Creating thumbnails with drag and drop and HTML5 canvas

HTML5 Canvas is a very cool feature. Seemingly just an opportunity to paint inside the browser with a very low-level API you can use it to heavily convert and change image and video content in the document. Today, let’s take a quick look at how you can use Canvas and the FileReader API to create thumbnails from images dropped into a browser document.

The final code is available on GitHub and you can see an online demo here. There is also a screencast available on YouTube:

Step 1: Getting the files into the browser

The first step to resize images in the browser is to somehow get them. For this, we can just add an element in the page and assign drag and drop event handlers to it:

s.addEventListener( 'dragover', function ( evt ) {
}, false );
s.addEventListener( 'drop', getfiles, false );

Notice that we only prevent the default behaviour when we drag things over the element. This is to prevent the browser from just showing the images when we drag them in.

The getfiles() function then does the hard work of reading all the files in and sending them on to the functions that do the resizing and image generation:

function getfiles( ev ) {
  var files = ev.dataTransfer.files;
  if ( files.length > 0 ) {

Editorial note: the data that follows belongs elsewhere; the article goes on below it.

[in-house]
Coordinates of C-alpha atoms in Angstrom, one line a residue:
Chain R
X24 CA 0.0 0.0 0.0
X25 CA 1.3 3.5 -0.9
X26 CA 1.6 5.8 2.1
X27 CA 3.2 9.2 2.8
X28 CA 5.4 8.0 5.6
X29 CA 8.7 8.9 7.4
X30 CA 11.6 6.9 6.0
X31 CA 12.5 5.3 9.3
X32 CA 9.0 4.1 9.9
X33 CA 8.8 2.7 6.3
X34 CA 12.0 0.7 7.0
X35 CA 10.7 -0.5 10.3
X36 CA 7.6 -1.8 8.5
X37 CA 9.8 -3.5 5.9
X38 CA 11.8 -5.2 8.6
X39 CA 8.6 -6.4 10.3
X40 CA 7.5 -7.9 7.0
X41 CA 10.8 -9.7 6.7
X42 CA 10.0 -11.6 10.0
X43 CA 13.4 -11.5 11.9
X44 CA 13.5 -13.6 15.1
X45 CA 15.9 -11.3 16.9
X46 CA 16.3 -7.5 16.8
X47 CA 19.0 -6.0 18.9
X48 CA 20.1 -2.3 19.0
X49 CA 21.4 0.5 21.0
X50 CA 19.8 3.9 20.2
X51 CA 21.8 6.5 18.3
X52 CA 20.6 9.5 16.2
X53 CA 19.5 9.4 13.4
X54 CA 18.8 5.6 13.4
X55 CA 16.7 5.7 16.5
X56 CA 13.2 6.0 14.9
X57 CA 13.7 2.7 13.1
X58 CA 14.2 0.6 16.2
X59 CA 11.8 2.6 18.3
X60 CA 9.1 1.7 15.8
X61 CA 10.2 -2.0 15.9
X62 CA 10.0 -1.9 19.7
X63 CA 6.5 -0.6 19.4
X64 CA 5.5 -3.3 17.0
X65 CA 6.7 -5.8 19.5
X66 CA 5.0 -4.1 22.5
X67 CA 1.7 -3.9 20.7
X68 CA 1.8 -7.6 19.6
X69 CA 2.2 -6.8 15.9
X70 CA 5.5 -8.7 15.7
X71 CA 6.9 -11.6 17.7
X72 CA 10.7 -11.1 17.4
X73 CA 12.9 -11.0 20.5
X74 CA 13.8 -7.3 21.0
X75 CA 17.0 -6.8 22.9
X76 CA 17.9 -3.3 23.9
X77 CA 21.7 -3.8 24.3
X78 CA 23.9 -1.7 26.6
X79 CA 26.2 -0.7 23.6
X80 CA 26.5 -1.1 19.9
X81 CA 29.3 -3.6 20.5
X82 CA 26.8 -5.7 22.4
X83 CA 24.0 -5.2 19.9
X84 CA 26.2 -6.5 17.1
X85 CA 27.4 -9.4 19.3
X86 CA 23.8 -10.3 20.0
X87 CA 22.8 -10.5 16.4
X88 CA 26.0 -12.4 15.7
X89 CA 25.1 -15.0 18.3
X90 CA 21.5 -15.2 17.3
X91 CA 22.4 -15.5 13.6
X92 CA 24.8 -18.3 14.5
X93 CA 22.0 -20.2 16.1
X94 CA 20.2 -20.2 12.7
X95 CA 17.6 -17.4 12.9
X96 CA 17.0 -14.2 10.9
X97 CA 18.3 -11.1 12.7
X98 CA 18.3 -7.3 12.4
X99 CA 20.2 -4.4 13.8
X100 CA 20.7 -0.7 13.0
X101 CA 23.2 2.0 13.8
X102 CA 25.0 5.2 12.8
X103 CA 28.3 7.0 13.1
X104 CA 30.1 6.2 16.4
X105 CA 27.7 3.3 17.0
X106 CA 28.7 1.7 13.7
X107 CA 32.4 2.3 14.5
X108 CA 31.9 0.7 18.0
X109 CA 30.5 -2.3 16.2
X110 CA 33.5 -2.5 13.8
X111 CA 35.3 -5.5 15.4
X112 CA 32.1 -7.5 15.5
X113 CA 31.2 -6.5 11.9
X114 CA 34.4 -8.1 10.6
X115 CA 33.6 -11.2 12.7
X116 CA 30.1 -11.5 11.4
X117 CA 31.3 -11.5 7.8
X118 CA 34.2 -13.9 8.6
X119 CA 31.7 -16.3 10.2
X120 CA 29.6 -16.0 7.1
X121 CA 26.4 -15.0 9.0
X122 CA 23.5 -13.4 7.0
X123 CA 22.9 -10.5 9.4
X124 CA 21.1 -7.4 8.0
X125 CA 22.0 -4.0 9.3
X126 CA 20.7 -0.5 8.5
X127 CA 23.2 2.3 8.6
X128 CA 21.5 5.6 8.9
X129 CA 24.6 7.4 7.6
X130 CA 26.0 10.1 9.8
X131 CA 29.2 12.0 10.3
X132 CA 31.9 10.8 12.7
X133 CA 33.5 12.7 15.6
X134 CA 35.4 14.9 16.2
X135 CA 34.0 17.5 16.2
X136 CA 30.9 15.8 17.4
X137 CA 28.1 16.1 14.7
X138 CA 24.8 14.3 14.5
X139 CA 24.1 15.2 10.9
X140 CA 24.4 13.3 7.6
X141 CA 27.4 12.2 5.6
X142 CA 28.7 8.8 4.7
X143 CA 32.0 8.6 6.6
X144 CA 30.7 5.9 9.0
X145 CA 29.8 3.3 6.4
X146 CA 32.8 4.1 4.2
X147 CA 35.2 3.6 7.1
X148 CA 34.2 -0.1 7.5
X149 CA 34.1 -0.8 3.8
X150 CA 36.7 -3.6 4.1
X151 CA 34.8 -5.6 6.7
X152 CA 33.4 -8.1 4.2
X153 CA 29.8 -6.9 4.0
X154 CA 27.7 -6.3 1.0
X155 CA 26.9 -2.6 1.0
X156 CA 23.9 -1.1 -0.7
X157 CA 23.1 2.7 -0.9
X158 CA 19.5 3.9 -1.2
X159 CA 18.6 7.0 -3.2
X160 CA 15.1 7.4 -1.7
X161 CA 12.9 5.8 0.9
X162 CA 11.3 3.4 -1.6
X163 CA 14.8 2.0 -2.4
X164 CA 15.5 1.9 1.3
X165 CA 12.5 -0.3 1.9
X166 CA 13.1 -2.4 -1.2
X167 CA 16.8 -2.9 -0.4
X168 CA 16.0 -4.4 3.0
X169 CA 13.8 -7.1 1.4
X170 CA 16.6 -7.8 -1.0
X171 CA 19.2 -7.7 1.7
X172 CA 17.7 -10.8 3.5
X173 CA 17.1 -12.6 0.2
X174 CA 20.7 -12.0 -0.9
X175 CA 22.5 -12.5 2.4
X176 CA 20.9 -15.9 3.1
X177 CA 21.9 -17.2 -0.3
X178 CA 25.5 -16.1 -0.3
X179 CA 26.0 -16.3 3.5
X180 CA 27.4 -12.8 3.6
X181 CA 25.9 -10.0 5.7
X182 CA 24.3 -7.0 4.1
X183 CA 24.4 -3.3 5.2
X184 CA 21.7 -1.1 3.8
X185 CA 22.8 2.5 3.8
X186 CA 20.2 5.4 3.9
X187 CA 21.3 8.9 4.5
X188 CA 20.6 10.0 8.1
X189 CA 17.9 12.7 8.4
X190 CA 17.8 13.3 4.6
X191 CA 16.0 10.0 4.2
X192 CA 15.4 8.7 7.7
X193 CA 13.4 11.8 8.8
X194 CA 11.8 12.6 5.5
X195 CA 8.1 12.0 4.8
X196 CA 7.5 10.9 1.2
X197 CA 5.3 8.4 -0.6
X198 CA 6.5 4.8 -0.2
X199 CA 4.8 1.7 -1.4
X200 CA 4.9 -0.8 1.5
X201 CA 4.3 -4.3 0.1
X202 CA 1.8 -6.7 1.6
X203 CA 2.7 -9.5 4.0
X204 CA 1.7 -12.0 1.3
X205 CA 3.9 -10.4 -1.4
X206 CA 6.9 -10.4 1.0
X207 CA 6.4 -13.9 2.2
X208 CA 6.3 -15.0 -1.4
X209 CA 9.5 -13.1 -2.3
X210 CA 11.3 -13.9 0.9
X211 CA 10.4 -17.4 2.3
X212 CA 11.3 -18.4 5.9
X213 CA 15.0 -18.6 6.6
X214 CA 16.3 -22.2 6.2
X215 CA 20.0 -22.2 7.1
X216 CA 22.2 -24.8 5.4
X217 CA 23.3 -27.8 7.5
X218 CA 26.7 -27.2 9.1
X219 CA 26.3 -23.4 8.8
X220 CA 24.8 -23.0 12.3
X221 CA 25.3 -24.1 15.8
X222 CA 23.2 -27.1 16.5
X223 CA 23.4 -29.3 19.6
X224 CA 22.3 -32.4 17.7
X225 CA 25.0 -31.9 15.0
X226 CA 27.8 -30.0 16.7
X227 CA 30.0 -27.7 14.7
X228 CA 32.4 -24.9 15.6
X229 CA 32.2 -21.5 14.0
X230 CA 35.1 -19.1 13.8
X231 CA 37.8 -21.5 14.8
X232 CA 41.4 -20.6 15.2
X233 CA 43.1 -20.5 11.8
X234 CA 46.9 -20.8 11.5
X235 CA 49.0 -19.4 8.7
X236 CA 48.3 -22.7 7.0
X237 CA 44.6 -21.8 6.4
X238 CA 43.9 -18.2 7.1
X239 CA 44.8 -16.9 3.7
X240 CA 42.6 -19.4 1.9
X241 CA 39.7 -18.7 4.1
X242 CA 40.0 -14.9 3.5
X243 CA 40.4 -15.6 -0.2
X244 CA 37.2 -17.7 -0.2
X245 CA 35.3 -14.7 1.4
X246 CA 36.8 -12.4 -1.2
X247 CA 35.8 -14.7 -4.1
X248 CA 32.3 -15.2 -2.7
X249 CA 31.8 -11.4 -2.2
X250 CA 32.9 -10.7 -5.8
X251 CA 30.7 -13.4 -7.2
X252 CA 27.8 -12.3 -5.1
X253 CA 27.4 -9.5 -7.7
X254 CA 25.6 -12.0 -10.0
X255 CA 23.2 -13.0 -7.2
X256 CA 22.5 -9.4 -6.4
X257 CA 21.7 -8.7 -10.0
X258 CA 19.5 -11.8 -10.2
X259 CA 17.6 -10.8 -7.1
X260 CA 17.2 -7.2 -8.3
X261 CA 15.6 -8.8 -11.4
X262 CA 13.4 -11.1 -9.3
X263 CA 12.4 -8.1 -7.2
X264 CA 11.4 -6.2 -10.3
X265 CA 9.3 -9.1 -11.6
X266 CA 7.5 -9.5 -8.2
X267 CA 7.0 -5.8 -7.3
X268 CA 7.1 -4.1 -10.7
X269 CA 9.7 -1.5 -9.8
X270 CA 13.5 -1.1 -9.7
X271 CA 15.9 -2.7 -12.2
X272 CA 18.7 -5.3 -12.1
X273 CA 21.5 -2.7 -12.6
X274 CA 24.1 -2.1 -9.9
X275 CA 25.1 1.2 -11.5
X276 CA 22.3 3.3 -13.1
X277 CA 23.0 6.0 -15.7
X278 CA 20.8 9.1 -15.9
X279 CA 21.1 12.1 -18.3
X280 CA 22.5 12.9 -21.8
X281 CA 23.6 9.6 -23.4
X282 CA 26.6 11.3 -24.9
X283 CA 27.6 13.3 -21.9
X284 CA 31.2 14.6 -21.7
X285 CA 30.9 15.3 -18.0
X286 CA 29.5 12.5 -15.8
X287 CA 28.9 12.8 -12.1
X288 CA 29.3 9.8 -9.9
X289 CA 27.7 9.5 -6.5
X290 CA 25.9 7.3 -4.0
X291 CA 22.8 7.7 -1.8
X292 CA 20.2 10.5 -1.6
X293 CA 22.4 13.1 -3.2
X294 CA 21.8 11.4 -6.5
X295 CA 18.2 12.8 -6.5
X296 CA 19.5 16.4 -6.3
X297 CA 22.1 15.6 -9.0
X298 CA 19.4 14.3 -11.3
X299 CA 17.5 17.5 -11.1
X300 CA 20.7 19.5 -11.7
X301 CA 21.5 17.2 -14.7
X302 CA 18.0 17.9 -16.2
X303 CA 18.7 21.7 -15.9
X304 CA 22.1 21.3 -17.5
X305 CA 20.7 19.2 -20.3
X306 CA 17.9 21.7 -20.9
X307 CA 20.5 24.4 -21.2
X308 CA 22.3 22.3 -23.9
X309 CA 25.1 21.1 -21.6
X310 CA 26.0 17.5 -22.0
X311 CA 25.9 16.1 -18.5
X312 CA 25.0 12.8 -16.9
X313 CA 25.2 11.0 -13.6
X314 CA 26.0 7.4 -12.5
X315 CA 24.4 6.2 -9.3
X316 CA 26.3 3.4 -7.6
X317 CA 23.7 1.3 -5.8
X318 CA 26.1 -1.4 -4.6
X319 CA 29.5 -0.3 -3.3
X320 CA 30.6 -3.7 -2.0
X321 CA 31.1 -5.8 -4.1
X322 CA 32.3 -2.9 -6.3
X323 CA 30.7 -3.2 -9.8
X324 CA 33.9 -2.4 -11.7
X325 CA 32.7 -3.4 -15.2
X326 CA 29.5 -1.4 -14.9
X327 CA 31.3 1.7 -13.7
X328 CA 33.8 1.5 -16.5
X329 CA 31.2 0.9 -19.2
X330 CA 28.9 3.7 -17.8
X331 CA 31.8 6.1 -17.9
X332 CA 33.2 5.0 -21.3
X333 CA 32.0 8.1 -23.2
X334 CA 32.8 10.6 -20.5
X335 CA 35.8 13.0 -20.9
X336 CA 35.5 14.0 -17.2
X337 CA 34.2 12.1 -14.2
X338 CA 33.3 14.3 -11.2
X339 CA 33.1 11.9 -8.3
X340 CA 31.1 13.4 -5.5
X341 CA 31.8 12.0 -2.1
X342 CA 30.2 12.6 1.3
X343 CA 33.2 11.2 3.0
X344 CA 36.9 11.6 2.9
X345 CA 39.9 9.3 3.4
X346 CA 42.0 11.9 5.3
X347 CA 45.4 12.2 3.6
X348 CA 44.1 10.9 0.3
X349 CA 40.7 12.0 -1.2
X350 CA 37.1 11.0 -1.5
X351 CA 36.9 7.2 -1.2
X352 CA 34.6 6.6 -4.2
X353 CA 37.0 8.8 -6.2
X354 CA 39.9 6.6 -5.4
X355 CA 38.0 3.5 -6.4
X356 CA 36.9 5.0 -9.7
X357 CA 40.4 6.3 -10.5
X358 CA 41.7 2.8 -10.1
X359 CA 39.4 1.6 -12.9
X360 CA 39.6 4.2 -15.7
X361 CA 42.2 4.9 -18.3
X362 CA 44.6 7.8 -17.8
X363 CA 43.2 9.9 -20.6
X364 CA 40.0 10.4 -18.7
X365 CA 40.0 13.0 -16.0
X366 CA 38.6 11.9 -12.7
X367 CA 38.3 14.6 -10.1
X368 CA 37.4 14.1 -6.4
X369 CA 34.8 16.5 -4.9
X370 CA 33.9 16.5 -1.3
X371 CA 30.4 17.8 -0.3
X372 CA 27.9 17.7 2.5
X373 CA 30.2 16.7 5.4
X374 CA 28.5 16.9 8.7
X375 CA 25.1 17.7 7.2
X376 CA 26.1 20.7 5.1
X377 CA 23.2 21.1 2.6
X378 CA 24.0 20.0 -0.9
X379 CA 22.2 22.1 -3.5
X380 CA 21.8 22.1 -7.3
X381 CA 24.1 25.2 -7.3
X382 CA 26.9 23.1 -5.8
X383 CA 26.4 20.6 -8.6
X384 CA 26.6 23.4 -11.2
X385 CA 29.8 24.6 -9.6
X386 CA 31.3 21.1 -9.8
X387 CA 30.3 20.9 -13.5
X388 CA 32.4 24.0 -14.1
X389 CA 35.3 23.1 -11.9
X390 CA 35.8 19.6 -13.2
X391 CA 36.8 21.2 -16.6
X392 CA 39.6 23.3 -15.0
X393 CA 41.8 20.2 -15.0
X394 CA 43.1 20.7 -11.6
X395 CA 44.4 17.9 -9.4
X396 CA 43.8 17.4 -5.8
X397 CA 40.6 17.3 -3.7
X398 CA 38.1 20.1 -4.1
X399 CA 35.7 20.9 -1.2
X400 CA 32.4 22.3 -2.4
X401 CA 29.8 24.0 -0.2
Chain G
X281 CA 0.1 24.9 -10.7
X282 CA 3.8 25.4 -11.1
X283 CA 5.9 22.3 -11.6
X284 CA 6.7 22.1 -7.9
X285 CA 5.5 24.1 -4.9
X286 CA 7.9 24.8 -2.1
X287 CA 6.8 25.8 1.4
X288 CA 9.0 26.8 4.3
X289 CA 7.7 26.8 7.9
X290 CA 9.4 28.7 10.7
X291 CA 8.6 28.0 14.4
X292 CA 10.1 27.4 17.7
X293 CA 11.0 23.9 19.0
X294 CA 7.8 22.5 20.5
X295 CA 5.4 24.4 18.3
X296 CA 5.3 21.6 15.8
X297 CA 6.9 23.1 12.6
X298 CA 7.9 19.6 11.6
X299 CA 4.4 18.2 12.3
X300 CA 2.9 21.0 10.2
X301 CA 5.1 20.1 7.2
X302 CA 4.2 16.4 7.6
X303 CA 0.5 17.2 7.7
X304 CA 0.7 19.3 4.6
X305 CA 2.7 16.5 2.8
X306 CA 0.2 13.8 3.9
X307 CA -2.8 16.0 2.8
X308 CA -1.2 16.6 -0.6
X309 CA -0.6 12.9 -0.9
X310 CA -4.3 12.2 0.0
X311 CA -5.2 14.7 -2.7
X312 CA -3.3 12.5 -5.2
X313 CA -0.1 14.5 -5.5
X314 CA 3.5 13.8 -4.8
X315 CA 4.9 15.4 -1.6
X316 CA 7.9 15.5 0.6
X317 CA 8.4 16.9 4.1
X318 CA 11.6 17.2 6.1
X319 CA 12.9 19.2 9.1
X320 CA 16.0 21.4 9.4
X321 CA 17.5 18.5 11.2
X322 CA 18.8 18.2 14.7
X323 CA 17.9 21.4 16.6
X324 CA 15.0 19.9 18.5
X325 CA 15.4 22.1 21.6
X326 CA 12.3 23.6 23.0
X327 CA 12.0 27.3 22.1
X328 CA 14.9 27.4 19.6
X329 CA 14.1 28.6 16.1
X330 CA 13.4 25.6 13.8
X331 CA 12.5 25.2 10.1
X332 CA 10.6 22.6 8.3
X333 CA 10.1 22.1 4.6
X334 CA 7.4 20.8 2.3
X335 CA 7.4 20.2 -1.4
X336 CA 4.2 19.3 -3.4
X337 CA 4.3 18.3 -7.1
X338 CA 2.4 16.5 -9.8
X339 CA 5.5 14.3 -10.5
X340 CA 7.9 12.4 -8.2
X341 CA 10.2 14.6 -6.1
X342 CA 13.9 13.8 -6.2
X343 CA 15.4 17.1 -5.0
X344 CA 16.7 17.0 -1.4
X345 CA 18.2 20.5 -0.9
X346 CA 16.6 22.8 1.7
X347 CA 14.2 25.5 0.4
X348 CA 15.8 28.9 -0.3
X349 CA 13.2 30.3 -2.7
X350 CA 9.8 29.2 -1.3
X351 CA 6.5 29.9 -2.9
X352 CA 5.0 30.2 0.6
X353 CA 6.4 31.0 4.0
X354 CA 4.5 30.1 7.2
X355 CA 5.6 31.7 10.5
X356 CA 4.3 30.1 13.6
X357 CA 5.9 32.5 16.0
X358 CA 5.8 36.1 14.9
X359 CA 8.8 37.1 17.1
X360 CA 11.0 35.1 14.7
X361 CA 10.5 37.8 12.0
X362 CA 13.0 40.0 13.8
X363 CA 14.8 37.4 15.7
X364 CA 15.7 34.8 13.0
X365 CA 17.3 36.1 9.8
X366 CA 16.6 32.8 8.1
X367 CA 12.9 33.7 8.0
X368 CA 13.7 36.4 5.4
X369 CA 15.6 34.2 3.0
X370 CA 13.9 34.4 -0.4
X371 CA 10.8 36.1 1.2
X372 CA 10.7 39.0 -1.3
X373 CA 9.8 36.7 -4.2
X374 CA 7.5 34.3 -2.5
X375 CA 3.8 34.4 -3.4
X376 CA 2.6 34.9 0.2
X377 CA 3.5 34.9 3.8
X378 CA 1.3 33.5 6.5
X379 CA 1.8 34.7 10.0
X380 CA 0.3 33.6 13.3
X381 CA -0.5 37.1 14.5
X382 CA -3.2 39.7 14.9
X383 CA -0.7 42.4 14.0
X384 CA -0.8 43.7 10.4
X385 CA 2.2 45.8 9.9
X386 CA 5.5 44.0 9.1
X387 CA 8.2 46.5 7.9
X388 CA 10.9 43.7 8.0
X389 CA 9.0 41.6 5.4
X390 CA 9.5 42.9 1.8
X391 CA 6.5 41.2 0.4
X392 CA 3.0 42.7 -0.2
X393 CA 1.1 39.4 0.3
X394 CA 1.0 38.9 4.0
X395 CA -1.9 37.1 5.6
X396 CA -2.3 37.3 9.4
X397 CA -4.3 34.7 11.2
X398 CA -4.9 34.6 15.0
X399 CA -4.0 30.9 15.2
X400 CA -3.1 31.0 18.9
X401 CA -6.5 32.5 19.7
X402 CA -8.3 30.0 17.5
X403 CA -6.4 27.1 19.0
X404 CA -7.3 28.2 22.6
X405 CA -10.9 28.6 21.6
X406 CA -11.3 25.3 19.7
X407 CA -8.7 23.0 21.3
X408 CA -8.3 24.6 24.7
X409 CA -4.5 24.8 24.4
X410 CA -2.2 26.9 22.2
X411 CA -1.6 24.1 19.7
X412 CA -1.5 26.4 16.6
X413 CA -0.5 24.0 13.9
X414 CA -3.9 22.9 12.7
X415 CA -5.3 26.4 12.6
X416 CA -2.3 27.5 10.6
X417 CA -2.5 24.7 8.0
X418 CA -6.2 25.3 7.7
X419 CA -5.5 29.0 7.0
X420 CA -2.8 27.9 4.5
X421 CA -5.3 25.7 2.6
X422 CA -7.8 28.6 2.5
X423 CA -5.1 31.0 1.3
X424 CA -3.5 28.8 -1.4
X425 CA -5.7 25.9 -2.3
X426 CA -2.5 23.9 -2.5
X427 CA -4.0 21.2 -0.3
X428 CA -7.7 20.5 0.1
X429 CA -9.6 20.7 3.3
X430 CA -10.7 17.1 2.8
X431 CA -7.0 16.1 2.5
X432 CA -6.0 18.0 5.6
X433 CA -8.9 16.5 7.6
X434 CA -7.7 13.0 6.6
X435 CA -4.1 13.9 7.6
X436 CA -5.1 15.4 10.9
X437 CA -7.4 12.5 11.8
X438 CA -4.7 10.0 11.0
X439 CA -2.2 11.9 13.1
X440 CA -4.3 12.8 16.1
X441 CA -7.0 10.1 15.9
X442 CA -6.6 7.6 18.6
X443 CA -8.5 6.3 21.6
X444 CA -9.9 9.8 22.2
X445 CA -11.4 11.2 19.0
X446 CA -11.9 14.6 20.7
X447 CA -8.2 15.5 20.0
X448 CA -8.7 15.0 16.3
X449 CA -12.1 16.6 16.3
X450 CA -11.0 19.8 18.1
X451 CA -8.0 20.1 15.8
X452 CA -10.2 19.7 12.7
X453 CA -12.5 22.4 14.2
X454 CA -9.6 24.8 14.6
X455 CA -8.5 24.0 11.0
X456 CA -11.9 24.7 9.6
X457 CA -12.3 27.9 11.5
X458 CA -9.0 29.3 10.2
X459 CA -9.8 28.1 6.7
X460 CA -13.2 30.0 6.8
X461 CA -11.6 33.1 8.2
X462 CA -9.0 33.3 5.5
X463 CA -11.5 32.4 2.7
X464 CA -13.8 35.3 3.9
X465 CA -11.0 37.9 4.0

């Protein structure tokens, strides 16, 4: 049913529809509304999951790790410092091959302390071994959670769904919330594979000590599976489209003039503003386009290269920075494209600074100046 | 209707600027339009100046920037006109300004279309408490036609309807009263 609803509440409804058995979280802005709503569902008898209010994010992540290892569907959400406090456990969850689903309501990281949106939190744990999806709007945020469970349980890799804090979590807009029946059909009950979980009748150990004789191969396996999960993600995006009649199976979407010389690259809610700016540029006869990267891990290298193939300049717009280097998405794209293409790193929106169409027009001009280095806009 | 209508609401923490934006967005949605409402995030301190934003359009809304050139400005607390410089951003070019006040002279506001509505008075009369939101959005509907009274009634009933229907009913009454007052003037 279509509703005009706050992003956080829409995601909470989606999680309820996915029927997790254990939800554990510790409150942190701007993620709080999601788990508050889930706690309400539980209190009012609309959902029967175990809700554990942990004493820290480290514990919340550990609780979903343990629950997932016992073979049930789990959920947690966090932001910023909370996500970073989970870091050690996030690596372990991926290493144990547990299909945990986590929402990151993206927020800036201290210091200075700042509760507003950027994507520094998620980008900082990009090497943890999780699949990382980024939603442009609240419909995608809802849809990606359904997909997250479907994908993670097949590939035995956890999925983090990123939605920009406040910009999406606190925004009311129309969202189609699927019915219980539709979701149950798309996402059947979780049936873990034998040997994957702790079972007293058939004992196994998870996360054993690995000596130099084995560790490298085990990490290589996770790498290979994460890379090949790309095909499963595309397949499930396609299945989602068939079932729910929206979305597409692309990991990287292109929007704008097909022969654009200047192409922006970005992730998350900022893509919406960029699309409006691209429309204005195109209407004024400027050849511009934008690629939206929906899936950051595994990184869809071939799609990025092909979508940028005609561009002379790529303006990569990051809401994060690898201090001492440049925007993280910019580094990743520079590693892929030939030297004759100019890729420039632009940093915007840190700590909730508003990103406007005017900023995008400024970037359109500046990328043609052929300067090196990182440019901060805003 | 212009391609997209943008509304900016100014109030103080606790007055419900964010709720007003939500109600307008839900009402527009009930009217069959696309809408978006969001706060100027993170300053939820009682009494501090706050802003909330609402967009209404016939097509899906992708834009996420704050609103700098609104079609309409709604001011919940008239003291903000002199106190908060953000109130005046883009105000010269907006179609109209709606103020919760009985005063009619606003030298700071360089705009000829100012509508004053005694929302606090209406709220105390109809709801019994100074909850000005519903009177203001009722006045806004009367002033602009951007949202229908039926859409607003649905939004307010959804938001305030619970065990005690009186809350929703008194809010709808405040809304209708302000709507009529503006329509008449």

var i = files.length;
    while ( i-- ) {
      var file = files[ i ];
      if ( file.type.indexOf( 'image' ) === -1 ) { continue; }
      var reader = new FileReader();
      reader.readAsDataURL( file );
      reader.onload = function ( ev ) {
        var img = new Image();
        img.src =;
        img.onload = function() {
        imagetocanvas( this, thumbwidth, thumbheight, crop, background );

The drop event gives us a property called dataTransfer which contains a list of all the files that have been dropped. We make sure that there was at least one file in the drop and then iterate over them.

If the file type was not an image (or in other words the type property of the file does not contain the string “image”) we don’t do anything with the file and continue the loop.

If the file is an image we instantiate a new FileReader and tell it to read the file as a Data URL. When the reader successfully loaded the file it fires its onload handler.

In this handler we create a new image and set its src attribute to the result of the file transfer. We then send this image to the imagetocanvas() function with the parameters to resize (in the demo these come from the form):

function imagetocanvas( img, thumbwidth, thumbheight, crop, background ) {
  c.width = thumbwidth;
  c.height = thumbheight;
  var dimensions = resize( img.width, img.height, thumbwidth, thumbheight );
  if ( crop ) {
    c.width = dimensions.w;
    c.height = dimensions.h;
    dimensions.x = 0;
    dimensions.y = 0;
  if ( background !== 'transparent' ) {
    cx.fillStyle = background;
    cx.fillRect ( 0, 0, thumbwidth, thumbheight );
    img, dimensions.x, dimensions.y, dimensions.w, dimensions.h
  addtothumbslist( jpeg, quality );

This function gets the desired thumbnail size and resizes the canvas to these dimensions. This has the added benefit of wiping the canvas so that no old image data would be added to our thumbnail. We then resize the image to fit into the thumbnail using a resize() function. You can see for yourself what this one does in the source code, it just means the image gets resized to fit. The function returns an object with the width and the height of the new image and the x and y position where it should be positioned onto the canvas.